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Will Beaton, Published July 14 2013

Thief River Falls recovers from 'horrific' storm

THIEF RIVER FALLS, Minn. – The sights from the highway entering the southwest corner of Thief River Falls on Saturday afternoon were as pleasant as can be – bales of hay lazed in the summer heat and bright flowers hung from pots on porches. In the southeast, however, the streets were filled with fallen trees and sweating residents struggling to clean them up.

A strong thunderstorm passed through the city Friday evening, and the southeast is where it hit the hardest; other parts of the city seemed unaffected.

According to the Thief River Falls Police Department, some sections of the city were still without power as of Saturday evening. Though they said it will “take a while to clean up the town,” officials reported that no one was injured in the storm.

Thief River Falls resident Greg Radniecki described the wind as “horrific.”

“Do you know what it takes to take a big oak tree and lay it down?” he asked. “(The wind) just took the trees and bent them over.”

The National Weather Service recorded gusts of wind exceeding 110 mph.

Radniecki said the worst of the wind did not last long, maybe only a few minutes. But in that time, trees all around the neighborhood suffered severed branches or complete uprootment.

“Then, it hailed for about 30 seconds,” he added. “It didn’t hail much, but it hit hard.”

He estimated the hail to be larger than silver dollars.

A landmark gone

As Robb Burkel rode his bicycle home from work after the storm subsided Friday night, he almost had trouble finding his house.

The massive evergreen tree in his front yard usually towered above the surrounding homes. He found the tree leaning against his house, completely uprooted.

“I dare say this tree was among the tallest of the evergreens in town. I don’t even have a guess as to how old it is,” Burkel said with a touch of sadness in his voice as he swept fallen branches and leaves into a pile on the lawn. “It won’t be the landmark on my corner anymore.”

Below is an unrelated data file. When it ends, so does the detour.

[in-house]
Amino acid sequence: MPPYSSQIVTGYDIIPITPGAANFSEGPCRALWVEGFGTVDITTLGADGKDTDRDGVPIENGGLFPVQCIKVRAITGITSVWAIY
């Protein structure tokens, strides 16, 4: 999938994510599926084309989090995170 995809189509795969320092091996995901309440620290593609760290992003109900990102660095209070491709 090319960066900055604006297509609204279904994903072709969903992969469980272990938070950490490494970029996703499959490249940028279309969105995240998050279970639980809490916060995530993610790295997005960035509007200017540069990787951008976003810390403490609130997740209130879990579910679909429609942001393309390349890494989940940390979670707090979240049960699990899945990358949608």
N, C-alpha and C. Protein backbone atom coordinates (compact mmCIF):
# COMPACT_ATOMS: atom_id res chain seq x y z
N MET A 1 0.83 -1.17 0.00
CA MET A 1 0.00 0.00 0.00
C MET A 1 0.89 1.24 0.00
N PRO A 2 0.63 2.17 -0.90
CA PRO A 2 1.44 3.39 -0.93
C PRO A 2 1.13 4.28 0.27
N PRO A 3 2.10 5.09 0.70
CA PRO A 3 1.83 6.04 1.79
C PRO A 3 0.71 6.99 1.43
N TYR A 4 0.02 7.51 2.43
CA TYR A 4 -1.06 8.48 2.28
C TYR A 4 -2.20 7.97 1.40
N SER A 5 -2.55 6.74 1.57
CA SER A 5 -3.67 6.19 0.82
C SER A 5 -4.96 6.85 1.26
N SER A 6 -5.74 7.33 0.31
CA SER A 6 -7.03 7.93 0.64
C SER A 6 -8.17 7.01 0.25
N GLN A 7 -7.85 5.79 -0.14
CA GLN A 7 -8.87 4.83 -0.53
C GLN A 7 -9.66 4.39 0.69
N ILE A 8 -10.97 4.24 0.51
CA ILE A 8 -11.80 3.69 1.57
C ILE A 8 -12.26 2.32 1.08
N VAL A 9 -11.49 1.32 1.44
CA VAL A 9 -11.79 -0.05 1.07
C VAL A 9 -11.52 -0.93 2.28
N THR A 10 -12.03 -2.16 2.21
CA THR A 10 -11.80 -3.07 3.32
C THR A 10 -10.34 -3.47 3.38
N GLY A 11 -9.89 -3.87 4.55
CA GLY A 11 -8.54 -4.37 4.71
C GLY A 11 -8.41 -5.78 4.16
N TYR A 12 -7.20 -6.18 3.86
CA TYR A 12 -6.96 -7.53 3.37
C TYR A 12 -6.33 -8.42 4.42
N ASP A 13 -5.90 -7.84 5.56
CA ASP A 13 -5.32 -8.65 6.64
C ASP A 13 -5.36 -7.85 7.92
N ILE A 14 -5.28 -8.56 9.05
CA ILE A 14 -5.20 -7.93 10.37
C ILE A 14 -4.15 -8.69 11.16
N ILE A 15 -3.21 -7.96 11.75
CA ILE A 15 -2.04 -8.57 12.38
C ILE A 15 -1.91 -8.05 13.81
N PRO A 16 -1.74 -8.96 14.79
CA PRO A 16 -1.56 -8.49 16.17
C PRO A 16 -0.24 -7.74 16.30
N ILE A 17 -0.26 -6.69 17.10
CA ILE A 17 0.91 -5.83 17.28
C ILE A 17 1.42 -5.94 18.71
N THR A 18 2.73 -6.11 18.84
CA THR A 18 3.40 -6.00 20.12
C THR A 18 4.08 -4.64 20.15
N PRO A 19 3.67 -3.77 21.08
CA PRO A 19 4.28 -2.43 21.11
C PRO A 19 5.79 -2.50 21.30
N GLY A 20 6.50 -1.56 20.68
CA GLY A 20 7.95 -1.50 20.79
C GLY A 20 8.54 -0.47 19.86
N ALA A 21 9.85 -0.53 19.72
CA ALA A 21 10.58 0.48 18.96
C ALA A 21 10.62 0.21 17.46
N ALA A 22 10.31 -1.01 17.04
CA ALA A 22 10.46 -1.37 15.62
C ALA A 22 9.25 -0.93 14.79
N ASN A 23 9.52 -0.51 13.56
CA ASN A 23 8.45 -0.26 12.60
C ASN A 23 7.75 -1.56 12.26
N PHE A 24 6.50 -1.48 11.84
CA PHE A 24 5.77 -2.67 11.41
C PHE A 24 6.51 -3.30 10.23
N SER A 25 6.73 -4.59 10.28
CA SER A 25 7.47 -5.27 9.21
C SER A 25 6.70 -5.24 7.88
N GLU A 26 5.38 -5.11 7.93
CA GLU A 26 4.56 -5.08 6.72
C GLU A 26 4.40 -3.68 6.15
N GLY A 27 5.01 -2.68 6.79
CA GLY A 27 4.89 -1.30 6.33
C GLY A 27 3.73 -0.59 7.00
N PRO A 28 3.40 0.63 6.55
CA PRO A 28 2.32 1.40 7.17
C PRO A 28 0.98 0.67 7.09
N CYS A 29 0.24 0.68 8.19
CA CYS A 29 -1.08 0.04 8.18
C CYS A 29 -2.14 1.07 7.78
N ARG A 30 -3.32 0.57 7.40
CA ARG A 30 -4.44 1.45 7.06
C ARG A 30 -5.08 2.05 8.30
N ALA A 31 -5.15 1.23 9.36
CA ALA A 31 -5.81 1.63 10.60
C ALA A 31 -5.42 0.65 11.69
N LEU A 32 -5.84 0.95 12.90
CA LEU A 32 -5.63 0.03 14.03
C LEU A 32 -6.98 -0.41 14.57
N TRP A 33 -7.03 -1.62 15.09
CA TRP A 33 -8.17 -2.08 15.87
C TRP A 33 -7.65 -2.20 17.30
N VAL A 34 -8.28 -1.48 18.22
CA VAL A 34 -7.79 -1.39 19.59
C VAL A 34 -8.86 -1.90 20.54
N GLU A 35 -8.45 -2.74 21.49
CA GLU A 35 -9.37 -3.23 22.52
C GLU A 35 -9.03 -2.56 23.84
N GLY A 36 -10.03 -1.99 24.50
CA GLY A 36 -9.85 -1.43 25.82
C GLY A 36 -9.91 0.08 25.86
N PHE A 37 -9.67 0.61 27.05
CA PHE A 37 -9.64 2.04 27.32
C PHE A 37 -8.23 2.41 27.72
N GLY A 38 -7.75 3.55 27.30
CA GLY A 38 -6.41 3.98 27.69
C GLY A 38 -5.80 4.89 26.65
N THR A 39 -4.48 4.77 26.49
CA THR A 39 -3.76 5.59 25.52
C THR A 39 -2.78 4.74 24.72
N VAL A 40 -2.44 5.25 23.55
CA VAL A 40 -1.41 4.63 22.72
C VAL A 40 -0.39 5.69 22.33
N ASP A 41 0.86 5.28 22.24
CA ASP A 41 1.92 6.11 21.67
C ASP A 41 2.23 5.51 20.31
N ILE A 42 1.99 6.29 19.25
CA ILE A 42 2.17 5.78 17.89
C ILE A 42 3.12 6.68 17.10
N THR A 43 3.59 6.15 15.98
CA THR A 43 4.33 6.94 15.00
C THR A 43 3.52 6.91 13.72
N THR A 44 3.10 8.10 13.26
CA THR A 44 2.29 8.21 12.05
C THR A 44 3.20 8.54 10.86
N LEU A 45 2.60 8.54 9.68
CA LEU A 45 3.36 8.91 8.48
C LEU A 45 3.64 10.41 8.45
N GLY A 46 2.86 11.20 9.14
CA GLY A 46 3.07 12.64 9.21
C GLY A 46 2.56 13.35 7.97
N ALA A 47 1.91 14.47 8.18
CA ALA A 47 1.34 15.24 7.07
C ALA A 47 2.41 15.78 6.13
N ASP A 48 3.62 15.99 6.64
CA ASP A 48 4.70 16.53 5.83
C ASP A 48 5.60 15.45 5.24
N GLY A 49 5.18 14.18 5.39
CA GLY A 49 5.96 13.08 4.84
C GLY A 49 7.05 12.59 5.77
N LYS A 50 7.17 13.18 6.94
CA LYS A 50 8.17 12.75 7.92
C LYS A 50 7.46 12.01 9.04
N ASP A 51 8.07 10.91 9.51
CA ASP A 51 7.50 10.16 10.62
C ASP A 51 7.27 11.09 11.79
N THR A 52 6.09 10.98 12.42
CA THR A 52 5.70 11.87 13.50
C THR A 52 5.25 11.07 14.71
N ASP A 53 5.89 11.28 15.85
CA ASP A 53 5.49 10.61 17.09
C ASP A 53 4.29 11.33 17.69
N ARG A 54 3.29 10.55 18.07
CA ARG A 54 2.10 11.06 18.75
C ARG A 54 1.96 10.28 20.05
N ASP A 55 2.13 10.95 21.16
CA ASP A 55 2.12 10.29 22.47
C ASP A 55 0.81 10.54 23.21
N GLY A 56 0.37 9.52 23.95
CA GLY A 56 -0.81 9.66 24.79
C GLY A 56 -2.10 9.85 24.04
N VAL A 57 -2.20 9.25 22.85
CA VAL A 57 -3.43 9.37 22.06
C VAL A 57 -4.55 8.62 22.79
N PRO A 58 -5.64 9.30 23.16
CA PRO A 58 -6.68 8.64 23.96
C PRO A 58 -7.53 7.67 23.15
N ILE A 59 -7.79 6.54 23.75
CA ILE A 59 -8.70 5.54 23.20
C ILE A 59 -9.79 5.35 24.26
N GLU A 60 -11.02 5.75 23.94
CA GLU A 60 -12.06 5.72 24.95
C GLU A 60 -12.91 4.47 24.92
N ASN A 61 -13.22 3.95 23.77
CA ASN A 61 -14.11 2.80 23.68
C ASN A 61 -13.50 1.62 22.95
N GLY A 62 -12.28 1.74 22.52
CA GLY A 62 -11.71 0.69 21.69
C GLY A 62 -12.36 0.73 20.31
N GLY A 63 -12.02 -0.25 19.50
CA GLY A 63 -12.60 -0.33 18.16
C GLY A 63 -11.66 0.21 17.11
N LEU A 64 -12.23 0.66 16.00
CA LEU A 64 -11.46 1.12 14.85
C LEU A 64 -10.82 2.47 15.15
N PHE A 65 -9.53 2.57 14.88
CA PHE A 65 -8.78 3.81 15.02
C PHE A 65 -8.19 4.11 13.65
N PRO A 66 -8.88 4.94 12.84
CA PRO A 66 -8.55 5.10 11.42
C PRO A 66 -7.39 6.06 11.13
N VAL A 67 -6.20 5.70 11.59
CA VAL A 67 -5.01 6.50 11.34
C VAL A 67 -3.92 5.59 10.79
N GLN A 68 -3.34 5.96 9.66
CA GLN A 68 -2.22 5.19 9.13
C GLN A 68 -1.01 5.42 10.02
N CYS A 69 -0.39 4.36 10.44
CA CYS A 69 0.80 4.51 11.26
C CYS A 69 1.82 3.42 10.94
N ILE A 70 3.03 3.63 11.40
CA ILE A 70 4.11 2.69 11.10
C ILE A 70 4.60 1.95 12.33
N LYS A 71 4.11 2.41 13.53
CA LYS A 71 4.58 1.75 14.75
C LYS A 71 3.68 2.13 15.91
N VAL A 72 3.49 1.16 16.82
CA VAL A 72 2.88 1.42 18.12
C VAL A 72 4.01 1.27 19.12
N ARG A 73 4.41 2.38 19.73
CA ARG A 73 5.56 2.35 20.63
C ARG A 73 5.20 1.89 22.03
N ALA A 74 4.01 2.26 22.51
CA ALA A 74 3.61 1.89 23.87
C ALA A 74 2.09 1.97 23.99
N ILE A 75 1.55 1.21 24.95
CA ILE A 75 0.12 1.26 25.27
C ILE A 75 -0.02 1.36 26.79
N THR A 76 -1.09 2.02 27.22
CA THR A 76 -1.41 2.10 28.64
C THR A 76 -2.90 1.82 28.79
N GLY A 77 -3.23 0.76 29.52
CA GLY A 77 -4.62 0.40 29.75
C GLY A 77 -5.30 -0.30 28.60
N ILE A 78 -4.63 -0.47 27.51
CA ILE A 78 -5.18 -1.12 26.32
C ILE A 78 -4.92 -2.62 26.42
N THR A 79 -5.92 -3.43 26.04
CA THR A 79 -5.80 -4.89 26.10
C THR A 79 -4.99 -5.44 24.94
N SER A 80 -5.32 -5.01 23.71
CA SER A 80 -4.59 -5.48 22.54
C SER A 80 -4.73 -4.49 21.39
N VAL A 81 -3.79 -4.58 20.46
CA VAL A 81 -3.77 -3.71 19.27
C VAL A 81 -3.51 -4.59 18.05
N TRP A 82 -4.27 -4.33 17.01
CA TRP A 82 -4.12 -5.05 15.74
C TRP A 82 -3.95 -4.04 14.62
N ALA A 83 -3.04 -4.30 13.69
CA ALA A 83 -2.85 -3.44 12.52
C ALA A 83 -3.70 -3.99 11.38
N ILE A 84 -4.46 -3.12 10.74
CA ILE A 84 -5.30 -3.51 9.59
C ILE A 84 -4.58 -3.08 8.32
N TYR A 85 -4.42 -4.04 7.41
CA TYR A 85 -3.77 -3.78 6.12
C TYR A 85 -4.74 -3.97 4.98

The tree lay in the yard nearly parallel with the sidewalk, the highest end suspended several feet in the air by the remains of another large oak tree that took the brunt of the evergreen’s fall.

The roots of the tree stuck up in the air almost 7 feet, above a hole nearly as deep in the grass.

The tree scraped the south side of Burkel’s home and damaged a screen door, but if it had fallen just 10 degrees to the left, it would have destroyed the house.

“The wind was strong enough way up on top that it was enough to topple it, I guess,” he said.

Still, in light of the mess, the storm provided a chance for residents to strengthen their neighborly bonds.

“There were a lot of friends and neighbors yesterday helping out a lot,” Burkel said. “They were very generous with their time. I really appreciated that.”

Several churches and businesses had visibly damaged roofs, and virtually every yard on the city’s southeast was littered with timber.

Radniecki said he even saw a trailer home flipped on its side on his way into town Saturday morning.

With a 40 percent chance of more rain and thunderstorms in the next three days, residents are hurrying to finish cleaning over the weekend.

Burkel tried to find the good of the situation.

“My front yard will just have a new look!” he said.